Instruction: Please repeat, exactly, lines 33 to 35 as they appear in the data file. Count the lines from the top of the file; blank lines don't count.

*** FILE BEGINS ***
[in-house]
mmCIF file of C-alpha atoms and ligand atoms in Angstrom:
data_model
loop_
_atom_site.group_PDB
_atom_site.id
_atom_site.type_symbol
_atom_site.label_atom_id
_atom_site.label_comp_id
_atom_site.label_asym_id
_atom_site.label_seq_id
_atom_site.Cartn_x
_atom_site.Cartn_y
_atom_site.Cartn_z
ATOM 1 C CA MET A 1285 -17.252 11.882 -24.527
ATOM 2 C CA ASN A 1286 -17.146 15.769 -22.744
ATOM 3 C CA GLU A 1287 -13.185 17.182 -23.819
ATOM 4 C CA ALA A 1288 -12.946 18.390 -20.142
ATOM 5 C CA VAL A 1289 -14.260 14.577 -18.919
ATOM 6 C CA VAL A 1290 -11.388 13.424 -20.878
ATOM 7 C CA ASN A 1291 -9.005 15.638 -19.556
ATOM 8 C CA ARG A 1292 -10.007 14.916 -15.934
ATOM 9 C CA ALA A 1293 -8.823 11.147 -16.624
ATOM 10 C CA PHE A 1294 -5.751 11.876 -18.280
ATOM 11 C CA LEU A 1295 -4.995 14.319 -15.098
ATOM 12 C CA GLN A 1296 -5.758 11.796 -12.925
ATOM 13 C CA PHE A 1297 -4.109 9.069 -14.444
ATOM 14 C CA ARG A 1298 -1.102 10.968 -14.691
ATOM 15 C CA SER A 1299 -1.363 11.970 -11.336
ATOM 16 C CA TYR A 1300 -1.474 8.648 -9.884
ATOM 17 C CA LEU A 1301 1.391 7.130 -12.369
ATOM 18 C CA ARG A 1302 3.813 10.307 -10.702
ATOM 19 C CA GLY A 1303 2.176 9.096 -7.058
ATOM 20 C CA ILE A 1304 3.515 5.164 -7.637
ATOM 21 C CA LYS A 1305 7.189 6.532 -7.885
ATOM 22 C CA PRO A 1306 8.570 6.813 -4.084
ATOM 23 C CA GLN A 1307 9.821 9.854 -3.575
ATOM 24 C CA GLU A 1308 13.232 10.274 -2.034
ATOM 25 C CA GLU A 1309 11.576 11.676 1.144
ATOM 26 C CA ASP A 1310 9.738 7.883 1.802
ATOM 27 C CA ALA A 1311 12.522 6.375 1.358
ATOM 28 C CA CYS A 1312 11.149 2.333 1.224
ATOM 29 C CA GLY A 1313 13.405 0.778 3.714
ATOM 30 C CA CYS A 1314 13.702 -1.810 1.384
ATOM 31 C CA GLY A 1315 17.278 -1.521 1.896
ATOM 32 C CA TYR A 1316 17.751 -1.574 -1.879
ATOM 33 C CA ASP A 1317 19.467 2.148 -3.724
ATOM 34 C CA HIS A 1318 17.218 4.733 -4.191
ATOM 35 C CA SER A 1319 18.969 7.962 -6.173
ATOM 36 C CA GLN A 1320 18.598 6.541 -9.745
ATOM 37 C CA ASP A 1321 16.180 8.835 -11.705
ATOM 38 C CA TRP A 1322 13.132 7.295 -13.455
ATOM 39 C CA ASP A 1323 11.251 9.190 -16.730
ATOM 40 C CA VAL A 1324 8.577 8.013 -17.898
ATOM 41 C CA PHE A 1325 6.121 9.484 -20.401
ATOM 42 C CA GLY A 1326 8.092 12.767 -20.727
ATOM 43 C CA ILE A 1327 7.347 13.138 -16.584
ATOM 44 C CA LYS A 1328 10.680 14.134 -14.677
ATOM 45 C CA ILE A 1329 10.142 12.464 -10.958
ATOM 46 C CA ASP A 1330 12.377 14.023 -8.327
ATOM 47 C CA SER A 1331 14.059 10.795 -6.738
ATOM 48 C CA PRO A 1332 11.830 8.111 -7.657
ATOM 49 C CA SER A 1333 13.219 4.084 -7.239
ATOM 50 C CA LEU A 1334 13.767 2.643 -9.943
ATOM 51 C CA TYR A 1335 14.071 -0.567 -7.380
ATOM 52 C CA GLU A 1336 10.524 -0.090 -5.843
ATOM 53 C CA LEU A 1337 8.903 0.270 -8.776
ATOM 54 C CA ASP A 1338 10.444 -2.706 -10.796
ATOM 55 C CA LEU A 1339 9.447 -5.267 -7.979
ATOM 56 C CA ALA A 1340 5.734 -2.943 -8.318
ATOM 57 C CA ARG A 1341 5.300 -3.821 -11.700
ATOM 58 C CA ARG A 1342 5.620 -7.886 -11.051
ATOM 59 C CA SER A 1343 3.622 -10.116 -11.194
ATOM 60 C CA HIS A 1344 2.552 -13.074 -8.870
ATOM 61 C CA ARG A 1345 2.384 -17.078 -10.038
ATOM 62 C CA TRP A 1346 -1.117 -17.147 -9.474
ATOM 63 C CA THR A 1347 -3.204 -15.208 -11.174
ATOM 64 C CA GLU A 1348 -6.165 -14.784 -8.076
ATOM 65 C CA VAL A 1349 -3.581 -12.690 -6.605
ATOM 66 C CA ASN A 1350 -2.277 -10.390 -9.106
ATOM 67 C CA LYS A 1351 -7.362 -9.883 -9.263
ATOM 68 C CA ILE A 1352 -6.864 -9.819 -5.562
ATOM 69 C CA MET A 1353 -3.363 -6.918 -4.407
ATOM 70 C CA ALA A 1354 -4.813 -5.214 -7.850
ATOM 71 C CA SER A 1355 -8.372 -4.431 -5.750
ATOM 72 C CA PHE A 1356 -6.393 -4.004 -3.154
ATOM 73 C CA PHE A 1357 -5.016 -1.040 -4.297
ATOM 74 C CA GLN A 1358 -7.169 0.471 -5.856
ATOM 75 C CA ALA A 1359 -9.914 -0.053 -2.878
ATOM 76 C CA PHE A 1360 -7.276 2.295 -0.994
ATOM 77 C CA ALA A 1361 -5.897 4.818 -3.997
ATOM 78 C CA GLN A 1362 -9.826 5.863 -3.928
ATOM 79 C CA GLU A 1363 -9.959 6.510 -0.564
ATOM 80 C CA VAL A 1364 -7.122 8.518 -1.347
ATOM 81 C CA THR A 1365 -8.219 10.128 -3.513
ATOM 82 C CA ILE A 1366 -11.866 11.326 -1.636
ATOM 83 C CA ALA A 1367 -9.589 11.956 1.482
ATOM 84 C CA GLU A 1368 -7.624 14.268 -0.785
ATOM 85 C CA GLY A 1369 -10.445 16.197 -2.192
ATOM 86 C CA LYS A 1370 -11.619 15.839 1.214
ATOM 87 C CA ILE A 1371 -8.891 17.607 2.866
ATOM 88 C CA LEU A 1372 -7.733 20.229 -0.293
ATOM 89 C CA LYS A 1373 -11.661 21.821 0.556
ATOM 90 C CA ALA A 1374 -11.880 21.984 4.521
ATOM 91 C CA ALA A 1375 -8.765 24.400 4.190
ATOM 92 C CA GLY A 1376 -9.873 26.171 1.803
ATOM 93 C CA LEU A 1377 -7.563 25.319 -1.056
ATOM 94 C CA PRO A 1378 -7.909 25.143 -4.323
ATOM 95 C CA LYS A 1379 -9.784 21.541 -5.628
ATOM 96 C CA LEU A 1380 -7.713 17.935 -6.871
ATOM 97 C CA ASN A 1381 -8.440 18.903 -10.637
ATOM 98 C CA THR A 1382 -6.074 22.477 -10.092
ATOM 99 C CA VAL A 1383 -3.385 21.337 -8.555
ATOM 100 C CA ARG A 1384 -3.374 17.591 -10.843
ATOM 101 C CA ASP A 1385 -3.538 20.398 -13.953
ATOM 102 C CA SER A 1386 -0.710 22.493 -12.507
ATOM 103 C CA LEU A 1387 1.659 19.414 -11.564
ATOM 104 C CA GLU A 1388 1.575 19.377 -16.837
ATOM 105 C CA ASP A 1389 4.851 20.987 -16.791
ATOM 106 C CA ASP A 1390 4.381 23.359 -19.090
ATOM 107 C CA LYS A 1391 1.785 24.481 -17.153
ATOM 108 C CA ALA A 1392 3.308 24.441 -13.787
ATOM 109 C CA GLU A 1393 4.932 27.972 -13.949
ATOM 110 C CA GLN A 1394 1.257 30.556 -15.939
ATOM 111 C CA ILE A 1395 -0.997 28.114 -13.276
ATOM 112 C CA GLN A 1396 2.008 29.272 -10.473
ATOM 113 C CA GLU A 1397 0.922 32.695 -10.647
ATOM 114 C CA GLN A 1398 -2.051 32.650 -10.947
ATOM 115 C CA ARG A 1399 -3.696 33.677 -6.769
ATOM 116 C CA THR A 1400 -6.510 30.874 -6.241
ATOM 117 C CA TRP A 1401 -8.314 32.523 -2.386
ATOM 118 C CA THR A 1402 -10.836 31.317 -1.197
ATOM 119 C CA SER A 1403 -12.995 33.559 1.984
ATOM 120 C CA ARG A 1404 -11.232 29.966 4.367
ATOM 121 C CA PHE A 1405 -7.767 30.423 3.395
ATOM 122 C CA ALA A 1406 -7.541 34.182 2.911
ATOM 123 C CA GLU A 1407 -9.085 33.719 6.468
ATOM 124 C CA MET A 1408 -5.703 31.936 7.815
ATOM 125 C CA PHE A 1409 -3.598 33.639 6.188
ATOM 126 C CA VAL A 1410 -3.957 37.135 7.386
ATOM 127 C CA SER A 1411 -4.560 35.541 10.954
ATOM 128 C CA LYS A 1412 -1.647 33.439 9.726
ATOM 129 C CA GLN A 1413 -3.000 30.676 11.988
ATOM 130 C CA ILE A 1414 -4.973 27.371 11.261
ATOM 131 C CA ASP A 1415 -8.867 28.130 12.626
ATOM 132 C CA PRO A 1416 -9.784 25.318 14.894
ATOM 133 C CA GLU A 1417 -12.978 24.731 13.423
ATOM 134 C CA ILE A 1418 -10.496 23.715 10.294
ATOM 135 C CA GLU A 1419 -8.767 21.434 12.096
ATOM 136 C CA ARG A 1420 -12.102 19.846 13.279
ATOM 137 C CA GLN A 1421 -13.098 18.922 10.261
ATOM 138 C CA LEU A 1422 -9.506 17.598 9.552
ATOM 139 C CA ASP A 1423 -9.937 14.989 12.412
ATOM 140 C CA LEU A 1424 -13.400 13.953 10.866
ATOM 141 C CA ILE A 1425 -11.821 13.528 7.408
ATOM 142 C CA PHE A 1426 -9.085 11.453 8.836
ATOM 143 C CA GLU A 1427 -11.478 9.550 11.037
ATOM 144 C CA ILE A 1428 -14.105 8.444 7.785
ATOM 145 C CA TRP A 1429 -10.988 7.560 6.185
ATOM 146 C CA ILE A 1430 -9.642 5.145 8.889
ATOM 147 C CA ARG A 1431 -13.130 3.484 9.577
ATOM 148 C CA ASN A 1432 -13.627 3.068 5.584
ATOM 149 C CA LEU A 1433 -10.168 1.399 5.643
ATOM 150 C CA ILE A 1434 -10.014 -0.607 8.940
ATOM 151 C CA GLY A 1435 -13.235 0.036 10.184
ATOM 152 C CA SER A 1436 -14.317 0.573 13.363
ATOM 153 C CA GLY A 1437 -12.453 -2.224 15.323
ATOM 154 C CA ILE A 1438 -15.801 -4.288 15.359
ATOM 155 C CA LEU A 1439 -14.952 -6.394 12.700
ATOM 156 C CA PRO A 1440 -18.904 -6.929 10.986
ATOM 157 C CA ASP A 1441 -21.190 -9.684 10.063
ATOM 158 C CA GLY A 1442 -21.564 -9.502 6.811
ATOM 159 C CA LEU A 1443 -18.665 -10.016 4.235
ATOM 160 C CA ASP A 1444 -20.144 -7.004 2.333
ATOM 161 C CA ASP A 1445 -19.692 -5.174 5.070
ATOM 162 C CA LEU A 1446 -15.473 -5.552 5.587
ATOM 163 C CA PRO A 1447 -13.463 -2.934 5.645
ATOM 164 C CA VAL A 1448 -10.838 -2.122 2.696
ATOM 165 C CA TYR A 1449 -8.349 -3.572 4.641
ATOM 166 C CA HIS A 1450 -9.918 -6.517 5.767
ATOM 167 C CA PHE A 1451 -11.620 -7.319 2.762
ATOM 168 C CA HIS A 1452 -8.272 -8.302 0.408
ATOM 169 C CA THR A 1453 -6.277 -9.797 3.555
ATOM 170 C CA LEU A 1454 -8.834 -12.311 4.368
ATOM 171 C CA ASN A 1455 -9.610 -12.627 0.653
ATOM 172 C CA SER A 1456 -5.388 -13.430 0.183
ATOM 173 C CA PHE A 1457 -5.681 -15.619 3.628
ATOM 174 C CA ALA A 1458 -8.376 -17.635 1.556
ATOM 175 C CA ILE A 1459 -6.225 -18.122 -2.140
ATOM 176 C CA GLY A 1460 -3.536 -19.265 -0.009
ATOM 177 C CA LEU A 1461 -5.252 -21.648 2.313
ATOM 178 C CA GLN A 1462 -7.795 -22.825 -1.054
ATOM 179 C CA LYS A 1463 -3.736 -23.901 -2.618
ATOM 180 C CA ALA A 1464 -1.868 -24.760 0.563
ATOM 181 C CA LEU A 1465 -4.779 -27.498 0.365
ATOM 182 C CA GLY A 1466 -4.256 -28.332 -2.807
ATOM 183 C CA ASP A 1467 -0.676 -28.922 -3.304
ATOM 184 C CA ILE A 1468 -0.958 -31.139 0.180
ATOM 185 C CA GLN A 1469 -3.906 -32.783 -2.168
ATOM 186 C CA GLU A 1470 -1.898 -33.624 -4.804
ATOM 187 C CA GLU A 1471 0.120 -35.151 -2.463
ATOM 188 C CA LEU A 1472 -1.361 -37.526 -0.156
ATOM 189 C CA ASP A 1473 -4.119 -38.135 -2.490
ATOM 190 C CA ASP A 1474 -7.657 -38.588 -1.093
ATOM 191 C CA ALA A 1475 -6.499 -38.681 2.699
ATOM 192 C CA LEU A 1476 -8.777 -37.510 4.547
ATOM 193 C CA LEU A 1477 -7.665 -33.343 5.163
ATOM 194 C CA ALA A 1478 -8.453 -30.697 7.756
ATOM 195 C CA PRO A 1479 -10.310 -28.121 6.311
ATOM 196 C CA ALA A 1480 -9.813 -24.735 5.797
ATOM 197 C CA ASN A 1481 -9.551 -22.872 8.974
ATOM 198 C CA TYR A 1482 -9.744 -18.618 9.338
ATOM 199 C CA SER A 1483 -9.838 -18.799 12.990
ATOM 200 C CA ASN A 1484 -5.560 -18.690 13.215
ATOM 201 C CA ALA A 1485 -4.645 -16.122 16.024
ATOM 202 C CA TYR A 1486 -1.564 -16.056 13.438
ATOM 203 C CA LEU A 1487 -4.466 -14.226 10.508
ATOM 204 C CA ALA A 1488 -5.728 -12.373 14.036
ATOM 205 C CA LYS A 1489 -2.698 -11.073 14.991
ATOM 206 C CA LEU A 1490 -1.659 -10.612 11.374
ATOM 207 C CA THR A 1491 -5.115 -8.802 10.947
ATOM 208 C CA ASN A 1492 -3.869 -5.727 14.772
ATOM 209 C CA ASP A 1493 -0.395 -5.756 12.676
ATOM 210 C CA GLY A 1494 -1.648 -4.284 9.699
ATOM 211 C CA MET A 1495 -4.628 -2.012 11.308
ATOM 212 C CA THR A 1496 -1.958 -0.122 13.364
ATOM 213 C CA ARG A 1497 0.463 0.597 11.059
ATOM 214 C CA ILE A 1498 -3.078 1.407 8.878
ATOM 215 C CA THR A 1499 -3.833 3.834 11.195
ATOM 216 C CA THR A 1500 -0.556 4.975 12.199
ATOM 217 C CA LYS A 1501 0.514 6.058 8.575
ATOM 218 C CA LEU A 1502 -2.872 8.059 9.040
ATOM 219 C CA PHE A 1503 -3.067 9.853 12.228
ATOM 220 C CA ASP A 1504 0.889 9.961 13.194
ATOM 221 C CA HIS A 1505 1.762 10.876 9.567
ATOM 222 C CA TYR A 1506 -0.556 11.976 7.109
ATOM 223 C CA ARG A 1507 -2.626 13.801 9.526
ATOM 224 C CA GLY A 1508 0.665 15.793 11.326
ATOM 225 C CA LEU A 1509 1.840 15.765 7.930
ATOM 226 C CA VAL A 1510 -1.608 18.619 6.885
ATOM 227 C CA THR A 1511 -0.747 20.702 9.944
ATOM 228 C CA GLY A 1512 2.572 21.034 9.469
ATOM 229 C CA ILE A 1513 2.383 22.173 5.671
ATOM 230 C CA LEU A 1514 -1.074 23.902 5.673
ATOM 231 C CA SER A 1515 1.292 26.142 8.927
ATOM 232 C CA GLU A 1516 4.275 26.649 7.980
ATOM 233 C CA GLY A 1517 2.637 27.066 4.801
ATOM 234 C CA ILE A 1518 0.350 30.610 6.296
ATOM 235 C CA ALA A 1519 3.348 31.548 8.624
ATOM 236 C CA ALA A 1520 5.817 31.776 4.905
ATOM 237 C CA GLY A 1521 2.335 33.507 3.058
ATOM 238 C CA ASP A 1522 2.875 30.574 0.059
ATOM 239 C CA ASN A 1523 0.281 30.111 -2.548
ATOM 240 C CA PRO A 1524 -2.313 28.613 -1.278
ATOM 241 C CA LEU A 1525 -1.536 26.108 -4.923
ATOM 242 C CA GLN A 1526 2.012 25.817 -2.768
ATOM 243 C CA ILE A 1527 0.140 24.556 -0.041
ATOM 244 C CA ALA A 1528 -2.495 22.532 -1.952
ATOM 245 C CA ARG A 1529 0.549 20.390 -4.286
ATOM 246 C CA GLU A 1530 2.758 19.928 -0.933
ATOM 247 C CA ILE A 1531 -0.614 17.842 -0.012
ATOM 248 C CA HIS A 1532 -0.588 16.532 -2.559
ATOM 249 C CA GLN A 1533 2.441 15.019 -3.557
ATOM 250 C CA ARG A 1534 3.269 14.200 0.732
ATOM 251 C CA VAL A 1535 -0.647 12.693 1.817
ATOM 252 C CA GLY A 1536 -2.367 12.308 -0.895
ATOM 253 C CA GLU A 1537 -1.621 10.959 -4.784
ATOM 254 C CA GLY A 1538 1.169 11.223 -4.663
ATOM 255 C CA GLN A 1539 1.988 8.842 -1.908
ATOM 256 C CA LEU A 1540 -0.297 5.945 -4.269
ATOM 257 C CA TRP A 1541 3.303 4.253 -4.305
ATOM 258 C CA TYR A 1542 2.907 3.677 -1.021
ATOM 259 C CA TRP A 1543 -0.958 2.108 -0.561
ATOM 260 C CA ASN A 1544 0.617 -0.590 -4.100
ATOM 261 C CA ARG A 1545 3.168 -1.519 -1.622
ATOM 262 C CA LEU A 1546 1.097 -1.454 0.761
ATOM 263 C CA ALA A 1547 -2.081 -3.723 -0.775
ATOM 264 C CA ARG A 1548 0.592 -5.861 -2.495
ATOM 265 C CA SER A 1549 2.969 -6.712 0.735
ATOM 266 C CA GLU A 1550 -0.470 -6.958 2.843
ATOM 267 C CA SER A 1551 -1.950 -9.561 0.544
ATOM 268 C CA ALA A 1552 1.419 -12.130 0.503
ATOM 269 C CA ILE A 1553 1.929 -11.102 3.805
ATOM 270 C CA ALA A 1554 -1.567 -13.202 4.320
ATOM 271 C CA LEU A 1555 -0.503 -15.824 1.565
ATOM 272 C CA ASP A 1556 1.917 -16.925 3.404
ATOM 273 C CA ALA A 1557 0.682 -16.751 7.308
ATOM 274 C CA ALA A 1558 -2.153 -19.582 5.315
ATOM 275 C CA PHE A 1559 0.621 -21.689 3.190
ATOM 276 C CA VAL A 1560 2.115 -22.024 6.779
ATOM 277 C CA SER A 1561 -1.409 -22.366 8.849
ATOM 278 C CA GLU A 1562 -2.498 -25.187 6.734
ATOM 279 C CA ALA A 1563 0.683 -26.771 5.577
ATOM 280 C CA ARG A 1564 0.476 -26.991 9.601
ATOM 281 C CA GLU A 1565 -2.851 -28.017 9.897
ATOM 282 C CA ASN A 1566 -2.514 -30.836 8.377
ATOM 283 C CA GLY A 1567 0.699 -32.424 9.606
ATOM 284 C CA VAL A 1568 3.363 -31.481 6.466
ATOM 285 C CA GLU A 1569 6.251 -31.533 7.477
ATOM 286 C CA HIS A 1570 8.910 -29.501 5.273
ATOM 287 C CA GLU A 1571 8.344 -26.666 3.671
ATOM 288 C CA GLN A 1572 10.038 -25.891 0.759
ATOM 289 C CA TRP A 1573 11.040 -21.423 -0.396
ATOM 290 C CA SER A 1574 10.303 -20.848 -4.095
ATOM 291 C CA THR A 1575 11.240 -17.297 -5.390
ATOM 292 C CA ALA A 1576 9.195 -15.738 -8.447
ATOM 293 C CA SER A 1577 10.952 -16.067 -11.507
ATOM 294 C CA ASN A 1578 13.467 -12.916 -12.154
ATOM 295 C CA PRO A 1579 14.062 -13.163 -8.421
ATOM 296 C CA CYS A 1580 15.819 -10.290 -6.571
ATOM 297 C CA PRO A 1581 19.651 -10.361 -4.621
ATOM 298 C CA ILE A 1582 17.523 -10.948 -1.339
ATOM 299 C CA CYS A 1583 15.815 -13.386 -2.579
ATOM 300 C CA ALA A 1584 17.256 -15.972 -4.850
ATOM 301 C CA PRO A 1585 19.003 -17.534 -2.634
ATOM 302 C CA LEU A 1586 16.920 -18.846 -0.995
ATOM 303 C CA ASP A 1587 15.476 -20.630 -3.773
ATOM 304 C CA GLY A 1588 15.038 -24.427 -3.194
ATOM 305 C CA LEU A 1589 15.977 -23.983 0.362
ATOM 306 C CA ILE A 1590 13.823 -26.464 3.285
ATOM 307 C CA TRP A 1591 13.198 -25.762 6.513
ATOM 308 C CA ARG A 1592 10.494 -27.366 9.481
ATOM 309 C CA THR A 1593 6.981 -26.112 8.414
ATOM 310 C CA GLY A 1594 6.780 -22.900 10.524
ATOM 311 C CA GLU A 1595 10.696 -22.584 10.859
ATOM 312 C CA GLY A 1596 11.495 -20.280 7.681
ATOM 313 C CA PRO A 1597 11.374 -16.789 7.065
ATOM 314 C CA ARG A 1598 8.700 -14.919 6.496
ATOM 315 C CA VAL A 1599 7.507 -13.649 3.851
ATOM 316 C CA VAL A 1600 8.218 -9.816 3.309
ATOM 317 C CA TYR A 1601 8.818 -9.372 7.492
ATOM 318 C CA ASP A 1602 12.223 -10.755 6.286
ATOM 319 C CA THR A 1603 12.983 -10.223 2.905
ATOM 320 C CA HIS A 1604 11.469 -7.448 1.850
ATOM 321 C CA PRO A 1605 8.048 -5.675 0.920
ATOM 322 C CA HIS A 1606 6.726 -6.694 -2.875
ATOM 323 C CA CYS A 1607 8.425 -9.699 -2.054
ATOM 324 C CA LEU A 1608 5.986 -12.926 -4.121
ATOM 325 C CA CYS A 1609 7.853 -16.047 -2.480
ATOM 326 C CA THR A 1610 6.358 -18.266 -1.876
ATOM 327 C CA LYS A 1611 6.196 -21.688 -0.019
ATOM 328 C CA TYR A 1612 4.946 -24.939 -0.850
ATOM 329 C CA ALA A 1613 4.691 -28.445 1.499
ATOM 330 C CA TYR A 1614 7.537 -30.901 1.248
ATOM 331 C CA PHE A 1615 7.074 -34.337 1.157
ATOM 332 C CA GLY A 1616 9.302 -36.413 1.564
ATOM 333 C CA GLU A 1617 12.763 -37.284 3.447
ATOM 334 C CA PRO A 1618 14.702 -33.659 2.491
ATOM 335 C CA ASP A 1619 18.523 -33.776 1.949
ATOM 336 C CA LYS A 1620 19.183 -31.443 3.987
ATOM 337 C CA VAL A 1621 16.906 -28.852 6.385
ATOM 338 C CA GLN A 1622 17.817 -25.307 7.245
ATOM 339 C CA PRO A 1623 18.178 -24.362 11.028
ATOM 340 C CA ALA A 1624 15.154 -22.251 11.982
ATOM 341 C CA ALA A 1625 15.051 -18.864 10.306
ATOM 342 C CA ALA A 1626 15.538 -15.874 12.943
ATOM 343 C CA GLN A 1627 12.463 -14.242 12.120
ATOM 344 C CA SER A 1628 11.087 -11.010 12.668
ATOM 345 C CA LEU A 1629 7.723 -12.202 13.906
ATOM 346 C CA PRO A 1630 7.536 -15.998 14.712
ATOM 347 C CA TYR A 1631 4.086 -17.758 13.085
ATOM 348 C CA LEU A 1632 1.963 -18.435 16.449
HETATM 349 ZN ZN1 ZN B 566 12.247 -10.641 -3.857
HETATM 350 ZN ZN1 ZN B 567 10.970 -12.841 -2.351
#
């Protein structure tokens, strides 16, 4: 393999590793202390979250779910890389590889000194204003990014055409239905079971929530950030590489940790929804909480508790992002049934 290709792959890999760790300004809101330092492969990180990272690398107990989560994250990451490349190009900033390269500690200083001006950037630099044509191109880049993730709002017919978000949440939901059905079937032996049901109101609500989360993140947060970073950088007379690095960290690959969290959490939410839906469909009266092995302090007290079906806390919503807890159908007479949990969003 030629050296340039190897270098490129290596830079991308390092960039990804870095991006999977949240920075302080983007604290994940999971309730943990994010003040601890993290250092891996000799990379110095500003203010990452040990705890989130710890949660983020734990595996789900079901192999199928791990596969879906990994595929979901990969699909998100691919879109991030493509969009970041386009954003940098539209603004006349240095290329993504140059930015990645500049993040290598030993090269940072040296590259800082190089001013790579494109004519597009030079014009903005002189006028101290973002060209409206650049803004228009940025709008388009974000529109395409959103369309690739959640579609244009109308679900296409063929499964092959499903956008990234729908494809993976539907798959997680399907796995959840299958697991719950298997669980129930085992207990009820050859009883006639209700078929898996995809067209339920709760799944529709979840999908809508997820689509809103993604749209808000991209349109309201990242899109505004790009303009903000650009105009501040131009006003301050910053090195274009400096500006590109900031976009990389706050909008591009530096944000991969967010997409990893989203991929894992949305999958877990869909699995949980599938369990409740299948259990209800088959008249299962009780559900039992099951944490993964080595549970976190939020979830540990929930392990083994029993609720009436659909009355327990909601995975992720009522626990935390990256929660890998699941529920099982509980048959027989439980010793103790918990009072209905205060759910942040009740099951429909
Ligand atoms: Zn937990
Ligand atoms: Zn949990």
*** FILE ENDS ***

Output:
ATOM 19 C CA GLY A 1303 2.176 9.096 -7.058
ATOM 20 C CA ILE A 1304 3.515 5.164 -7.637
ATOM 21 C CA LYS A 1305 7.189 6.532 -7.885